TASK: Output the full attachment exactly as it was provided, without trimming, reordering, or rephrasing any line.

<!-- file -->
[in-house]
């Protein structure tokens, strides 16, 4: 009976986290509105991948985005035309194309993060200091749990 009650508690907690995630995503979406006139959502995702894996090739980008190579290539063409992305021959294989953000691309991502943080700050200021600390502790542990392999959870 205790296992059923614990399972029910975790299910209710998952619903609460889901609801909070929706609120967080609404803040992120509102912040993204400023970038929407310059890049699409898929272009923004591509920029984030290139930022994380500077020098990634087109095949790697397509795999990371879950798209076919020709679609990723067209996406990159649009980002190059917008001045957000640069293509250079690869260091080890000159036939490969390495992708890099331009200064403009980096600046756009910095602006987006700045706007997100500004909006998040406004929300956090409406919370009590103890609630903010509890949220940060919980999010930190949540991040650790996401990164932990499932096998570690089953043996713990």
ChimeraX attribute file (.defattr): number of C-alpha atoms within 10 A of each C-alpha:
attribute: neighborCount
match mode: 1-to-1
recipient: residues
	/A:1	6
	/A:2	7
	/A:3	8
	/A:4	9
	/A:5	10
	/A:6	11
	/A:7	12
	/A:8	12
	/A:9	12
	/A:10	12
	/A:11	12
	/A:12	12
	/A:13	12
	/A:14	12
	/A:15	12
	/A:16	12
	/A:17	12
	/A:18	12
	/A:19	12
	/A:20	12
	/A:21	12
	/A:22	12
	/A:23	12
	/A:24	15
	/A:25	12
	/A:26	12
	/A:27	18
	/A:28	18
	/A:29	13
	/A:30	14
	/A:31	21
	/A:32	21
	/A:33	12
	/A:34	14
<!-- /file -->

[in-house]
């Protein structure tokens, strides 16, 4: 009976986290509105991948985005035309194309993060200091749990 009650508690907690995630995503979406006139959502995702894996090739980008190579290539063409992305021959294989953000691309991502943080700050200021600390502790542990392999959870 205790296992059923614990399972029910975790299910209710998952619903609460889901609801909070929706609120967080609404803040992120509102912040993204400023970038929407310059890049699409898929272009923004591509920029984030290139930022994380500077020098990634087109095949790697397509795999990371879950798209076919020709679609990723067209996406990159649009980002190059917008001045957000640069293509250079690869260091080890000159036939490969390495992708890099331009200064403009980096600046756009910095602006987006700045706007997100500004909006998040406004929300956090409406919370009590103890609630903010509890949220940060919980999010930190949540991040650790996401990164932990499932096998570690089953043996713990």
ChimeraX attribute file (.defattr): number of C-alpha atoms within 10 A of each C-alpha:
attribute: neighborCount
match mode: 1-to-1
recipient: residues
	/A:1	6
	/A:2	7
	/A:3	8
	/A:4	9
	/A:5	10
	/A:6	11
	/A:7	12
	/A:8	12
	/A:9	12
	/A:10	12
	/A:11	12
	/A:12	12
	/A:13	12
	/A:14	12
	/A:15	12
	/A:16	12
	/A:17	12
	/A:18	12
	/A:19	12
	/A:20	12
	/A:21	12
	/A:22	12
	/A:23	12
	/A:24	15
	/A:25	12
	/A:26	12
	/A:27	18
	/A:28	18
	/A:29	13
	/A:30	14
	/A:31	21
	/A:32	21
	/A:33	12
	/A:34	14